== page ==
Big Data and Small Data
We live in a world of “Big Data”. If you’ve ever shopped online and then afterwards you start seeing “suggestions” to make follow on purchases, your personal data was used and run through a Data Science algorithm and most likely then sold to other companies. That’s why you seem to be “followed around” and “coaxed” to buy or die.
The California Consumer Privacy Act – or CCPA
On January 1. 2020, the US will have its first “Data Protection” regulation where you the consumer (in California) can opt out of having your data sold and bandied about. About 2 years ago I “fell into” this field, and have become an early expert on how to engineer data systems to handle such regulations. In Europe – they have had GDPR for more than a year – so CCPA is roughly the US equivalent.
In or around 2010, a handful of new technologies were developed to make computing cheaper and storage of data dirt cheap. Companies like Yahoo, Google, Amazon and Facebook pioneered technologies with odd names like Hadoop, Cassandra, etc. Those technologies are now all long in the tooth, and other technologies are replacing them, but they sparked the age of “Big Data”.
The idea behind Big Data is that if you have enough data about a person or a group of people – you can make statistical calculations and find out their behavior patterns, such as what they have purchased. Then, you can try to “sell” to these people because they are somewhat “qualified” as likely buyers. A whole new job description emerged – “Data Scientists” – who are math experts who also can manipulate data. Personally, I think the whole genre is way over hyped and way over sold – mainly because the Quality of the data that they use is usually terrible and their models don’t take that into consideration – because they don’t even know what the quality is. But I digress . . .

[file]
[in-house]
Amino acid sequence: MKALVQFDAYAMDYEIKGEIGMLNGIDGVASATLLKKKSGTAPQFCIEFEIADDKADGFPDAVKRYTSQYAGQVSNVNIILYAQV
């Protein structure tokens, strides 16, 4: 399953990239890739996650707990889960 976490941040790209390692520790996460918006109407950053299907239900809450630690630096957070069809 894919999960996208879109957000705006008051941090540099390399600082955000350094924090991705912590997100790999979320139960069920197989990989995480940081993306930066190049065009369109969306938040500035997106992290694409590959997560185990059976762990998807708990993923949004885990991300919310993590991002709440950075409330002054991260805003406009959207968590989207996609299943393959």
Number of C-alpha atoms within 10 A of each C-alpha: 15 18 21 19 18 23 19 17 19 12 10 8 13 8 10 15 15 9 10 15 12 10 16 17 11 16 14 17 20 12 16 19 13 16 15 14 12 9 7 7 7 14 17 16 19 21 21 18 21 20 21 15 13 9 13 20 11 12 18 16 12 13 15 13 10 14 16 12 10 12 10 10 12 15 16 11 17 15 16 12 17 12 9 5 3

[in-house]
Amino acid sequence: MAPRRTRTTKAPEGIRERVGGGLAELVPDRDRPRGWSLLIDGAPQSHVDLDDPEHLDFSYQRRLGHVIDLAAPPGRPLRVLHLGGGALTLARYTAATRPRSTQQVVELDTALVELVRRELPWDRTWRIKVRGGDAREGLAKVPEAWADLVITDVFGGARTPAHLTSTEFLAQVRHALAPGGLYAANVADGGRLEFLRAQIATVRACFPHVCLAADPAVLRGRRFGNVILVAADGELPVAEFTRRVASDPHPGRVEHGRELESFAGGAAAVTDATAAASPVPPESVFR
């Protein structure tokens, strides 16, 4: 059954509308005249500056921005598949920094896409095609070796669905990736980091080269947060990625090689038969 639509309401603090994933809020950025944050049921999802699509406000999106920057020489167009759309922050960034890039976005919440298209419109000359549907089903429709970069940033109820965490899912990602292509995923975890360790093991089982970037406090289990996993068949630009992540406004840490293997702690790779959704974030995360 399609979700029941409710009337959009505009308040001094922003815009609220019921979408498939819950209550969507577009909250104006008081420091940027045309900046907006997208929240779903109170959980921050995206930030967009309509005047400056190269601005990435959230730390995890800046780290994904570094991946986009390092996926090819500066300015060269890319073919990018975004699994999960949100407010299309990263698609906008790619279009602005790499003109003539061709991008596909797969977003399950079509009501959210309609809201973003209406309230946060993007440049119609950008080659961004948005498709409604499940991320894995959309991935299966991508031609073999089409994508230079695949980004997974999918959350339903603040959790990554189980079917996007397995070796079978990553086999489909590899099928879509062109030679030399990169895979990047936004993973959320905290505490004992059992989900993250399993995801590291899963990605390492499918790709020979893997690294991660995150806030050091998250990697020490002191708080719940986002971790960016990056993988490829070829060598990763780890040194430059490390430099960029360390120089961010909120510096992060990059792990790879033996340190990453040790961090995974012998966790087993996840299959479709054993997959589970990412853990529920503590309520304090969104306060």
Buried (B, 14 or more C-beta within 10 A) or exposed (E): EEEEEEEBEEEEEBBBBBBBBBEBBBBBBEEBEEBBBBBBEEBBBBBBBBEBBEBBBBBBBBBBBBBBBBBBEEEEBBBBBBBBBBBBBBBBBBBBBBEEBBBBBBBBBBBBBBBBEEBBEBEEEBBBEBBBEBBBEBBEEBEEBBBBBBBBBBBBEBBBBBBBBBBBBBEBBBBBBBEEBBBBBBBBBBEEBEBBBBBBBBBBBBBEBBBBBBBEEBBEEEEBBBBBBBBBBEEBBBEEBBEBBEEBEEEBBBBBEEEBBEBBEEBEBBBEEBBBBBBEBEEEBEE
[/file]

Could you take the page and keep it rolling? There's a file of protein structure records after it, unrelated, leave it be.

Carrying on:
The downside of big data is the Russians can hack our systems and data with the help of Cambridge Analytica and dupe Facebook into trashing our democracy – so now you know how powerful this is. Then Twitter can do the Devils Work and promote the devil as they do. Some say this also happened with Brexit – another trashed democracy. This is how you get morons like Trump and Johnson in power. A handful of smart people duping a lot of ignorant people – who drool over “Truthspeak” (fake news) and Ingsoc (Trumps GOP Party).
Part of the problem with Big Data is that its not managed well. In the last 10 years – companies have pack-ratted the data (your personal information) and have left it all over the place – sometimes safe – most times not. I have worked for companies that had 60+ thousand database tables and 60+ million Amazon S3 files – and they had no idea what they had and where. Developers built systems – threw data everywhere, left these companies and in their wake – no one had the guts to delete all that old data.
This week I figured out a way to track 66 million S3 files that had bad naming standards and made sense of it – with between .01 – .06% worth of “meta data” (small data). Meta data is basically “data about data”. For example, a detailed list of all files and where they reside is an example of meta data. If you know how to do forensics on small data – you can really get a leg up on big data.
When I built the system I did this summer (LendUp Data Discoverer) – that tracks database tables – that was relatively easy – because the data is “structured”. The problem with files is that it is unstructured – and harder to define. Anyway. this week I cracked that nut – and it really is the “Holy Grail” of managing a sea of data files. Its such a big deal that expensive systems that track meta data like Collibra and Alation leave it up to you to deal with file data.
I even figured out how to automatically annotate (describe) files based on several “digital fingerprints” and so now I have completed the huge task of annotating 60+ million files.
You can’t comply with CCPA or GDPR until and unless you know how much data you have, where it is, and what it is. I now can do that – end to end, and my goal was to be able to do this by Thanksgiving – so I am a month ahead of schedule.
What a great week.